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Hate Your Commute? It Might Be Good for Your Mental Health


A new study suggests that hating your commute to work might actually improve your mental health. Researchers from Wayne State and Rutgers University found that commuting creates a liminal space that allows your brain to switch off and recharge. The COVID-19 pandemic deprived millions of Americans of their daily commutes, which could explain the increase in burnout, anxiety, and depression.

“We believe the loss of this space helps explain why many people missed their commutes,” the authors wrote.

The liminal space gives the mind an opportunity to switch gears as it shifts its focus from productivity to relaxation. This creates what’s known as psychological detachment, which puts distance between you and your work, and psychological recovery, which replenishes some of the energy you lost during the day. The absence of psychological detachment and psychological recovery increases the risk of burnout.

The longer the commute, the bigger the impact. “We found that on days with longer-than-average commutes, people reported higher levels of psychological detachment from work and were more relaxed during the commute,” the researchers noted. “Longer commutes might give people more time to detach and recover.” For instance, it gives them more time to listen to music or a podcast.

But workers only realize these benefits if the commute isn’t stressful. Unexpected delays, bad weather, and reckless drivers will only add to the person’s anxiety.

“On days when commutes were more stressful than usual, they reported less psychological detachment from work and less relaxation during the commute,” the authors added.

They advise using your commute to think about non-work-related issues. “To help enhance work detachment and relaxation during the commute, commuters could try to avoid ruminating about the workday and instead focus on personally fulfilling uses of the commute time, such as listening to music or podcasts, or calling a friend,” they commented.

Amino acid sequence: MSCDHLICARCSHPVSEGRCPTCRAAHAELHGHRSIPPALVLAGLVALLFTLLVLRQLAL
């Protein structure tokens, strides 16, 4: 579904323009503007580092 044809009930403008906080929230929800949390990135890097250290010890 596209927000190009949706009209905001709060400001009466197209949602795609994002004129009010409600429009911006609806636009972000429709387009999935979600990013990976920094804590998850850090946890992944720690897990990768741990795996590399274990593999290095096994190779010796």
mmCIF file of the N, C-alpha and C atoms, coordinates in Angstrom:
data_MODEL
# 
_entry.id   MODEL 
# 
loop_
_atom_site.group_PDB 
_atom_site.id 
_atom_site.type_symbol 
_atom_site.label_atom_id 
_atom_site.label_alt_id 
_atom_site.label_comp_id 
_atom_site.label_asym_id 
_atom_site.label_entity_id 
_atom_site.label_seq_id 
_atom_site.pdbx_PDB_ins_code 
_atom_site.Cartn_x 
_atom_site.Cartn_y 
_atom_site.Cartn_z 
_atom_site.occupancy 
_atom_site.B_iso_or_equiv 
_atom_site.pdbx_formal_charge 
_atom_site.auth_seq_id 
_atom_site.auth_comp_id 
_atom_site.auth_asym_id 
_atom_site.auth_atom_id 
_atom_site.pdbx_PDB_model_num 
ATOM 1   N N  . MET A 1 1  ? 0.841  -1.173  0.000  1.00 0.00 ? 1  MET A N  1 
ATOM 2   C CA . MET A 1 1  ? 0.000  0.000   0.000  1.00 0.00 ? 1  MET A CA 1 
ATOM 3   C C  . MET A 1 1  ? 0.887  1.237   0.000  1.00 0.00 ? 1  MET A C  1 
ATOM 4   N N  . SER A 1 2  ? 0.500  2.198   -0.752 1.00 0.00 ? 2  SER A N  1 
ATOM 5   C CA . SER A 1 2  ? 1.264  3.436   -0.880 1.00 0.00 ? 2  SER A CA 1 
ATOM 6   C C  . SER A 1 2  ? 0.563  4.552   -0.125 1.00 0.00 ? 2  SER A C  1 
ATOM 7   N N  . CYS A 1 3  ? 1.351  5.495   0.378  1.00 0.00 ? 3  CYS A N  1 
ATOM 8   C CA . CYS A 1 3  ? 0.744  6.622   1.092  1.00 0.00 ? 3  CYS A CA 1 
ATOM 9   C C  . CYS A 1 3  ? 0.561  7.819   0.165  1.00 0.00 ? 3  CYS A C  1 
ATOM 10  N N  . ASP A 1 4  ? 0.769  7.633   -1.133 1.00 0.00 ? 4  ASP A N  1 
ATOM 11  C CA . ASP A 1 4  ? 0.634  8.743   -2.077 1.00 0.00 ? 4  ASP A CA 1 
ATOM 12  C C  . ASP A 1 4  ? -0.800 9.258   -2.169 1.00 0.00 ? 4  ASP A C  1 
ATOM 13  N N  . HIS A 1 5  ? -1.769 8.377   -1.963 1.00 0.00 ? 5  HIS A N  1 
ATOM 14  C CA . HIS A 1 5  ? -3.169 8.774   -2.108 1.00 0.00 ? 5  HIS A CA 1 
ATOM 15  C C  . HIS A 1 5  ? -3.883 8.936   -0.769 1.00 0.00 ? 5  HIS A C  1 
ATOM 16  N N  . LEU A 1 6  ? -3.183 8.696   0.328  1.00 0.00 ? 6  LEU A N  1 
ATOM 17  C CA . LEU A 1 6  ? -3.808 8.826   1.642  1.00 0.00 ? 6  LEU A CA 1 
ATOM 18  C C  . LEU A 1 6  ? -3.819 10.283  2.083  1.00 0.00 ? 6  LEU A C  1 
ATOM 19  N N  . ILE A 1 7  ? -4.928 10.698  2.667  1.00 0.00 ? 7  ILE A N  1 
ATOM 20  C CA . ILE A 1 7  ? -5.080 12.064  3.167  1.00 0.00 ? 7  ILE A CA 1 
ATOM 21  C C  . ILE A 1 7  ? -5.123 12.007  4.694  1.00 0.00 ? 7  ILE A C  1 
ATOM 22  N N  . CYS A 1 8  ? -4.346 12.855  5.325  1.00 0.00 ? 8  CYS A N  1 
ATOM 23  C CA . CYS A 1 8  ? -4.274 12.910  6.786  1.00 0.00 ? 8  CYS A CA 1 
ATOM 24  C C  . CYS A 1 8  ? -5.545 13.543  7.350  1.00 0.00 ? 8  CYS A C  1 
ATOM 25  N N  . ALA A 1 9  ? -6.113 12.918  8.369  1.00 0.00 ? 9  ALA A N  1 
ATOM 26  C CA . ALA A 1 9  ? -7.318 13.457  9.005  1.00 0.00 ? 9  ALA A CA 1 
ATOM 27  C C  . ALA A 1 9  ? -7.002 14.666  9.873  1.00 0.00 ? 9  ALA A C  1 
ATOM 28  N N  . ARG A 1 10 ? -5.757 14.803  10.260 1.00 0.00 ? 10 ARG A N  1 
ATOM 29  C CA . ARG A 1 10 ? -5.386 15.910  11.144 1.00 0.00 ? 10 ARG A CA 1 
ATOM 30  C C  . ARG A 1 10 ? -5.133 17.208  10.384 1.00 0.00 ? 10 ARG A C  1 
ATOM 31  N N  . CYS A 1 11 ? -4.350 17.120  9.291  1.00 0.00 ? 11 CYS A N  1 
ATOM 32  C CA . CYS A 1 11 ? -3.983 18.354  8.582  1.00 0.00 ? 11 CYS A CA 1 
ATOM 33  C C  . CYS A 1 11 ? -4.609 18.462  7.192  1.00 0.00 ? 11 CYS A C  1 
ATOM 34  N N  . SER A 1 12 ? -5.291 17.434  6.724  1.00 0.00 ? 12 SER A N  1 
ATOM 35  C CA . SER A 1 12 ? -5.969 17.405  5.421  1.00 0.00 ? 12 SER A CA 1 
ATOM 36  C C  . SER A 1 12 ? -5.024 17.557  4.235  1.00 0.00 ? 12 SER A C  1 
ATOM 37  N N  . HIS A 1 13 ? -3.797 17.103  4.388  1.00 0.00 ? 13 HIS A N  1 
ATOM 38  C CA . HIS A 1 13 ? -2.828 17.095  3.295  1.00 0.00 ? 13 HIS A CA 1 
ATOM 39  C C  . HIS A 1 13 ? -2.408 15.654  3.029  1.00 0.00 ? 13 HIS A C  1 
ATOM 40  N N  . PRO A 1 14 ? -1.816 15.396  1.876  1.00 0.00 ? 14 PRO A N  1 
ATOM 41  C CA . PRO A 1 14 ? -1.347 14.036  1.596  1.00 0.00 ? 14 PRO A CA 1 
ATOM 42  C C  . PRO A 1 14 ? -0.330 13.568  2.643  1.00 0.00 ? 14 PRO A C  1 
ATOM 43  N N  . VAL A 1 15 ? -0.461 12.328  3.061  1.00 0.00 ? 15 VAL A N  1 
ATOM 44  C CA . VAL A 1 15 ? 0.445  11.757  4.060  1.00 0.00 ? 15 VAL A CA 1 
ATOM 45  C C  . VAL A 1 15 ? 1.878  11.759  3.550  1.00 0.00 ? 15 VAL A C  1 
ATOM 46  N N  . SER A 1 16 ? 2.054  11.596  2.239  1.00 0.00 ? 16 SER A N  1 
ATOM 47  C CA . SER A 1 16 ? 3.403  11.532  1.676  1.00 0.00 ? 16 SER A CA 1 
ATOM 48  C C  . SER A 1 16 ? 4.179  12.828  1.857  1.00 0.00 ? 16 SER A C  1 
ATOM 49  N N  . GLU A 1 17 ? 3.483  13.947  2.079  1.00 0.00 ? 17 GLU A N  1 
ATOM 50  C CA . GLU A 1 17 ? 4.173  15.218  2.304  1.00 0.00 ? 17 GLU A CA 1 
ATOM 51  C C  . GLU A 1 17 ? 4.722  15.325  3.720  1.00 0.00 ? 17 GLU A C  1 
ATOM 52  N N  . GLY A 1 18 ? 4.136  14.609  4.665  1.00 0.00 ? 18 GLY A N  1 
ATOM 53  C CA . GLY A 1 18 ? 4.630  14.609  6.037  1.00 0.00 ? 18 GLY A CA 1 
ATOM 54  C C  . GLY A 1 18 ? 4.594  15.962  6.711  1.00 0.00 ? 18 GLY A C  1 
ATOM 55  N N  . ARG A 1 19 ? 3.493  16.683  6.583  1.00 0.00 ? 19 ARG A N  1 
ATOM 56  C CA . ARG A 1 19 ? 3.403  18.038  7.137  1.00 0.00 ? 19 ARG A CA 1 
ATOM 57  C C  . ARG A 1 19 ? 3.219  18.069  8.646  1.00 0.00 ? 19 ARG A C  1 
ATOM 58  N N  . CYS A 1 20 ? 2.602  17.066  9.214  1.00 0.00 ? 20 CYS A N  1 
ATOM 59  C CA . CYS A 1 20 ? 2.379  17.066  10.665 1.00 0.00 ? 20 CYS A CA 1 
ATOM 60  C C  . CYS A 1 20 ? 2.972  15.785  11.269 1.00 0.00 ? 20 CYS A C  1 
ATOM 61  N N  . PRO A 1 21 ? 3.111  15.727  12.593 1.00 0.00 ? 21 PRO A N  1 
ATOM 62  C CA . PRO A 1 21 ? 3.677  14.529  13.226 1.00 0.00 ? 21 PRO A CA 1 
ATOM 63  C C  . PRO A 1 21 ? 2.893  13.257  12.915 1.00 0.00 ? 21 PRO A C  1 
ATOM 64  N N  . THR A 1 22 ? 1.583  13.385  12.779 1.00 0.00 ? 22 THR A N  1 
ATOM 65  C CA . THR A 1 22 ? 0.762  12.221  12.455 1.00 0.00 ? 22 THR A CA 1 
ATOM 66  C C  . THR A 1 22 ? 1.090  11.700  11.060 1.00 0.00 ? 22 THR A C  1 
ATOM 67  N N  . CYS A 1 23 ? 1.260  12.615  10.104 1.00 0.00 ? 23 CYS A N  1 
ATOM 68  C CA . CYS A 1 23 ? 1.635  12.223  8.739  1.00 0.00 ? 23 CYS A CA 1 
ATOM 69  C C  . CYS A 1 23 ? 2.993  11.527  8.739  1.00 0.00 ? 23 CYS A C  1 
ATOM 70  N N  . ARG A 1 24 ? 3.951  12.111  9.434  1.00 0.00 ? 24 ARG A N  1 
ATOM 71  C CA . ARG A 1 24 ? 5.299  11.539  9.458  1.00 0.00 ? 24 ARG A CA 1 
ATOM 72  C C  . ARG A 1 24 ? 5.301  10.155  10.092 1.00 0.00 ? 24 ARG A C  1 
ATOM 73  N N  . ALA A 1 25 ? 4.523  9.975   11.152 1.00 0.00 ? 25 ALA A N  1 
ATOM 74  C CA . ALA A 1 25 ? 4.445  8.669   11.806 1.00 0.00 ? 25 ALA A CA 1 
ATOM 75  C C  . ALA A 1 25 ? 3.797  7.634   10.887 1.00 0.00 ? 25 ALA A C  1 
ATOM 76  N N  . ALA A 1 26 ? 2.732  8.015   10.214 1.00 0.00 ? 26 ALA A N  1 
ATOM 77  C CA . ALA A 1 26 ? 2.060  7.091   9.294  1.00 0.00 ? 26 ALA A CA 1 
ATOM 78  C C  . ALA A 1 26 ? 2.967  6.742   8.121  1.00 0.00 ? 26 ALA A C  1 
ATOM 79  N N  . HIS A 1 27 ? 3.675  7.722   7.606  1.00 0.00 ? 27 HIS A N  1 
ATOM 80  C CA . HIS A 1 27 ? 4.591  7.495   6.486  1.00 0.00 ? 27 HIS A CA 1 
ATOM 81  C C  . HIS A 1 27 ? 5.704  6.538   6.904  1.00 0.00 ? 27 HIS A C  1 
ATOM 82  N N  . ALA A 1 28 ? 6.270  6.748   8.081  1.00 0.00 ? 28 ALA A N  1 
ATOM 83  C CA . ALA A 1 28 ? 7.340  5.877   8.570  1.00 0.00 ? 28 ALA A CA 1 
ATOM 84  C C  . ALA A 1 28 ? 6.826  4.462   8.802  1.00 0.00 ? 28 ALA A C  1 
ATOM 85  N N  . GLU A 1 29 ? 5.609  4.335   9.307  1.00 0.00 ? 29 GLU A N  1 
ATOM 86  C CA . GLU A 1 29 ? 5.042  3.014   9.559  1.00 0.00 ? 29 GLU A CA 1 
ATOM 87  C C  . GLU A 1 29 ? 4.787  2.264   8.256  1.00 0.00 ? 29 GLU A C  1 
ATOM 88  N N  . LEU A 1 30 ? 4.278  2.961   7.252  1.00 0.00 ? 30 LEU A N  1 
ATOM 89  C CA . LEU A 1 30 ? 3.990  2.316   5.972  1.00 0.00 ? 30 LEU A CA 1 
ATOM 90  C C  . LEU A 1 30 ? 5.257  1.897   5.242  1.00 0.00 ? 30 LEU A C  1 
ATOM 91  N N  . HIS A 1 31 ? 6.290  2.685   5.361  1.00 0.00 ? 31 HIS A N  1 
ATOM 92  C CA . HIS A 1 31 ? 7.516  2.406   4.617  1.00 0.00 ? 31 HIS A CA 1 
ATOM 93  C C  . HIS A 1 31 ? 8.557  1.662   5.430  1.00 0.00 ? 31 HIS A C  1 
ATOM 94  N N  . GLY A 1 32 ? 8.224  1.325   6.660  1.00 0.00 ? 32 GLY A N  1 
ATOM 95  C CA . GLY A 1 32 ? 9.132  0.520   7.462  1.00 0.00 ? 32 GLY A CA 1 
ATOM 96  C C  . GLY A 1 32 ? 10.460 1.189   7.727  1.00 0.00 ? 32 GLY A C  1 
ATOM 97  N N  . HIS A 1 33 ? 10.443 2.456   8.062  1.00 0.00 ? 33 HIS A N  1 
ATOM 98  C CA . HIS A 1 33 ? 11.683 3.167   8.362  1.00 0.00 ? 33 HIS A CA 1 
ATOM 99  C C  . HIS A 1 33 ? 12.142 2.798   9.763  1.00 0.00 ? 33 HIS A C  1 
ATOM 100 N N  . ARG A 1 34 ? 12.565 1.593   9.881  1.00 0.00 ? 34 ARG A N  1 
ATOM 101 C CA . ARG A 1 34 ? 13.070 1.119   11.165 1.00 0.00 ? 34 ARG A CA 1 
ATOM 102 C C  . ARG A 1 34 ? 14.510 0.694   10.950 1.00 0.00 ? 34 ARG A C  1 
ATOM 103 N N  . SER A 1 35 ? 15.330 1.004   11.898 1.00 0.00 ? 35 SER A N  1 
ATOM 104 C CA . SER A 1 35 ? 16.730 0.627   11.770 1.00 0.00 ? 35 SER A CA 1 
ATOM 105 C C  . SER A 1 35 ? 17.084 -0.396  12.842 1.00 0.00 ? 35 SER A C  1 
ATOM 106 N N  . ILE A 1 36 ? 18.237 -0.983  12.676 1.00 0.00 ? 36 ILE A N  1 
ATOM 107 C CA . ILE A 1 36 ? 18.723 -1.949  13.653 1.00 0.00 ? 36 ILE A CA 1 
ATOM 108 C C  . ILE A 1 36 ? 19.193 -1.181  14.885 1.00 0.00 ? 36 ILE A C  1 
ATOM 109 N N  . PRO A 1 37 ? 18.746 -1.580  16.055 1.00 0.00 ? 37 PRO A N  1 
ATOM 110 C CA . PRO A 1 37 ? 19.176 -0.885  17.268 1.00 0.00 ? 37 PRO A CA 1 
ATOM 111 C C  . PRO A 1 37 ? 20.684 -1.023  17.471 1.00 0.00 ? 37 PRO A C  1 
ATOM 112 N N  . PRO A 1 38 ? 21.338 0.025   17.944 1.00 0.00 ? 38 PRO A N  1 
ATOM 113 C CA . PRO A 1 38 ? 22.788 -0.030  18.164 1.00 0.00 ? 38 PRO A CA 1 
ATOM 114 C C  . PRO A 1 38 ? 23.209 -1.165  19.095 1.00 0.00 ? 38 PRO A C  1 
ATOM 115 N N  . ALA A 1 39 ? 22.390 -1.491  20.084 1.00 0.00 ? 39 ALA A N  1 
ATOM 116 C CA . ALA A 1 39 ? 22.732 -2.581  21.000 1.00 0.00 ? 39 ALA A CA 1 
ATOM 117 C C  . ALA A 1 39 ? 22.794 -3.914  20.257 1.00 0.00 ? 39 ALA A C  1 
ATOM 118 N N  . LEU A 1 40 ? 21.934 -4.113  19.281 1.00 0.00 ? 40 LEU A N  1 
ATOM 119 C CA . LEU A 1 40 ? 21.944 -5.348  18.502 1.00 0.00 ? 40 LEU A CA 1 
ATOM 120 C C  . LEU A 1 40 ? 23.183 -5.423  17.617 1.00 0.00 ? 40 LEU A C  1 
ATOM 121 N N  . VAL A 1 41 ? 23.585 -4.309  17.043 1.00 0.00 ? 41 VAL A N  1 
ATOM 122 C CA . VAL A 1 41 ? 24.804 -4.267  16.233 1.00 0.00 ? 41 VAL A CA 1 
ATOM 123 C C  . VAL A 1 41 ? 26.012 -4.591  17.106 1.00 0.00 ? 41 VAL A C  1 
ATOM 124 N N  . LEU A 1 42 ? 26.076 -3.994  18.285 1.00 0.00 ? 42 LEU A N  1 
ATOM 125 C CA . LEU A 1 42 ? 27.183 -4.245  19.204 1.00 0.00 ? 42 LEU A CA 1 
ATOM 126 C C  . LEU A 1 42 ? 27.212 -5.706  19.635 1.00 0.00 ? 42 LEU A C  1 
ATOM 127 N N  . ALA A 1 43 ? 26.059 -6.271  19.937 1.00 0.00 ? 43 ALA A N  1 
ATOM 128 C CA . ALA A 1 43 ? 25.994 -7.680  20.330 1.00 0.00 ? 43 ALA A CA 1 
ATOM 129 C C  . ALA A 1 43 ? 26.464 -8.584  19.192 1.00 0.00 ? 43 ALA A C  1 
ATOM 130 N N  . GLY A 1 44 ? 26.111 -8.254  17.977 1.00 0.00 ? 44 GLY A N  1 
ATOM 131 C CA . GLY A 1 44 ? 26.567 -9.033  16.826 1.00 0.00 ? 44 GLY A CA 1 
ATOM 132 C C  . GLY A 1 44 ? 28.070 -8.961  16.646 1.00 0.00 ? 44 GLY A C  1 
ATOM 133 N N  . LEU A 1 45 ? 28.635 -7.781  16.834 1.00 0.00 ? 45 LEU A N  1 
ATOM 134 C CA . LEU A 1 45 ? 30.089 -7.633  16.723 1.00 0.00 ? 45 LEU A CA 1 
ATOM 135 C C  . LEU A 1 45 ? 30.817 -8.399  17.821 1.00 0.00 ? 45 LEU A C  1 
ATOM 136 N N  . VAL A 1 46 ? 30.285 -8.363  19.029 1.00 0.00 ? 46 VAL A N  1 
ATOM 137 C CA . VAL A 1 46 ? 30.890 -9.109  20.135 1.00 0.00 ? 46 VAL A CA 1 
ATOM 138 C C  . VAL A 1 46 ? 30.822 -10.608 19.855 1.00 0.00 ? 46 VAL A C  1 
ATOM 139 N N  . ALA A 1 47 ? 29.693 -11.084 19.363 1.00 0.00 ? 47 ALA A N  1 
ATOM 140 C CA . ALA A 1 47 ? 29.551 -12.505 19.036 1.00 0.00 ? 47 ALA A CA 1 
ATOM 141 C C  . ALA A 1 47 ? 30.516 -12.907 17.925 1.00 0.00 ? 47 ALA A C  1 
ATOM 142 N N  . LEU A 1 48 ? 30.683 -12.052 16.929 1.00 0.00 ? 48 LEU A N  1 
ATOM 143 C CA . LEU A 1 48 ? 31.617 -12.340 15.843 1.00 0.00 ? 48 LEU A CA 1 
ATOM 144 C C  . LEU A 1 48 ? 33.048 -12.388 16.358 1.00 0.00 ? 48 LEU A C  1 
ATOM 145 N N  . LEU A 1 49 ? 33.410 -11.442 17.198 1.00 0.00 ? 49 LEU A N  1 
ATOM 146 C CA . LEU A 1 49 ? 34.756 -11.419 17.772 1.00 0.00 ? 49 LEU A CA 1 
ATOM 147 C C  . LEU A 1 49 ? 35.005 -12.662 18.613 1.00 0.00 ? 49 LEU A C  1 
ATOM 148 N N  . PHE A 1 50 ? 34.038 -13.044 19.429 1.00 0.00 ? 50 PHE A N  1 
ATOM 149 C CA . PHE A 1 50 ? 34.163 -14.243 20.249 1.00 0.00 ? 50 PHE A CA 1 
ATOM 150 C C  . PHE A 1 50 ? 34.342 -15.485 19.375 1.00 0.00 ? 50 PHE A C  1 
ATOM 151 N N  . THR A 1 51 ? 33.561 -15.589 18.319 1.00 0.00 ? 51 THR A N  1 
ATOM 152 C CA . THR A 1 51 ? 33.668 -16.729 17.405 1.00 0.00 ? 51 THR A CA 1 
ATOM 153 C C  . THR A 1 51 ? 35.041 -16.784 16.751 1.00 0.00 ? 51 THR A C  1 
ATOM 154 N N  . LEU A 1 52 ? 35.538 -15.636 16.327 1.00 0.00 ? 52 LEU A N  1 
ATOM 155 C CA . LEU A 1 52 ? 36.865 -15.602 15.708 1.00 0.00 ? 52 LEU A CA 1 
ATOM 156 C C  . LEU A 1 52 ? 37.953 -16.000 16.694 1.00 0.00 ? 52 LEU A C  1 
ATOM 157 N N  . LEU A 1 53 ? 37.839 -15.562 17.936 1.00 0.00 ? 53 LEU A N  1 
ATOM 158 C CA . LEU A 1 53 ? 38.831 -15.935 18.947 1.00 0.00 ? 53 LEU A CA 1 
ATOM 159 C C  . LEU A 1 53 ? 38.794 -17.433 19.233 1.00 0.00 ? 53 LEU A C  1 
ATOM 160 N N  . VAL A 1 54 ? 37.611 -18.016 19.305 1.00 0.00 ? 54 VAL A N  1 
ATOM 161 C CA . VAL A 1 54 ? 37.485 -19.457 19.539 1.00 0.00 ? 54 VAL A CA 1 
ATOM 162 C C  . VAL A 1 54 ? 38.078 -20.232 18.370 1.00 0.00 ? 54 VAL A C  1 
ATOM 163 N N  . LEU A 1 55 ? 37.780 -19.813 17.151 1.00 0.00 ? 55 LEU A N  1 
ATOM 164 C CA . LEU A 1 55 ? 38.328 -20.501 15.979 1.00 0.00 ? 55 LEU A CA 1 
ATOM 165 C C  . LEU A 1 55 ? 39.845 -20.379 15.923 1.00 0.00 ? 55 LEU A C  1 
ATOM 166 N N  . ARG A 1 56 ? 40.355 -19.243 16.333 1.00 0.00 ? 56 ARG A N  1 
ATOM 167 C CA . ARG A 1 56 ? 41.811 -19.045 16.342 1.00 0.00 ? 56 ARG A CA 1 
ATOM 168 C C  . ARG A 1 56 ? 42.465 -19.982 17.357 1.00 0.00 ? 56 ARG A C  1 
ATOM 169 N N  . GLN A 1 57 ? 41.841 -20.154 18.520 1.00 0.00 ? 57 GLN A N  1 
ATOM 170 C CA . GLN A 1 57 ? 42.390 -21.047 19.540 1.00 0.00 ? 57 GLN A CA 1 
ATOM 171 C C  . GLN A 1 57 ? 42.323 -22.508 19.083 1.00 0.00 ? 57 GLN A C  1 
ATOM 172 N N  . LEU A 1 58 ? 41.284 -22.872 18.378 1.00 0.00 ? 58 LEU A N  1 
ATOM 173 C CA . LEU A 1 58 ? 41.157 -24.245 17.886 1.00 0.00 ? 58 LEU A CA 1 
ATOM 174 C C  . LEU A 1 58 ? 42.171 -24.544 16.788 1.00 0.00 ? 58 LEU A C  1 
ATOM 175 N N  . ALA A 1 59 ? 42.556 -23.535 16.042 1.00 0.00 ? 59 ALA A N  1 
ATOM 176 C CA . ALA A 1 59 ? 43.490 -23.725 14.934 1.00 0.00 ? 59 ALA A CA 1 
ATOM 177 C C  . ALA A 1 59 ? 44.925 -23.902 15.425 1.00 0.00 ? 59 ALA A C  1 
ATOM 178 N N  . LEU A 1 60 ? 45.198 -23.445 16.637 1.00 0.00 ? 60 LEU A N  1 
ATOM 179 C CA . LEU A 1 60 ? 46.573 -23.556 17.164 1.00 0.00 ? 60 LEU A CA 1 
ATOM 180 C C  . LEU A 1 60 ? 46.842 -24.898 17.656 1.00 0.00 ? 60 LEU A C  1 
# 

Constantly changing your route, racing through traffic, or jumping on a crowded train can also be problematic if it leads to additional stress.

It’s best to find the quietest, least stressful route. “Some people may find it worth their time to take the ‘scenic route’ home in order to avoid tense driving situations,” they added.

People who work from home may even want to try creating a fake commute by taking the train for a ride or going for a short walk to break up the day. “Our findings suggest that remote workers may benefit from creating their own form of commute to provide liminal space for recovery and transition – such as a 15-minute walk to mark the beginning and end of the workday,” the researchers said.

Recent statistics give us insight into how healthcare workers and RNs typically commute to work.

Most health employees commute to geographic areas outside their home. The average one-way commute time for these occupations ranged from 24.5 to 31.2 minutes, which is in line with the nationwide average commute time of 27.0 minutes.

Blacks, Asians/Pacific Islanders, and other non-White healthcare workers experienced 1 to 2 minutes longer commutes on average compared to Whites. On the other hand, Hispanics had about a 45-second shorter commute compared to non-Hispanics, which suggests they may work closer to home.

Not commuting to work can also impact your take-home pay.

Each additional minute of commute time was associated with a 0.13% average increase in individual wages. Wage gains associated with longer commutes tended to diminish for clinical lab technicians/technologists, home health aides, nursing/psychiatric aides, and dental hygienists.

Compared to driving alone, carpooling, commuting by public transportation, and relying on other transportation lowered wages by 9.8%, 21.4%, and 31.8%, respectively.

As a nurse, working from home may sound like a dream, but your commute to the hospital or doctor’s office might actually do you a world of good. 

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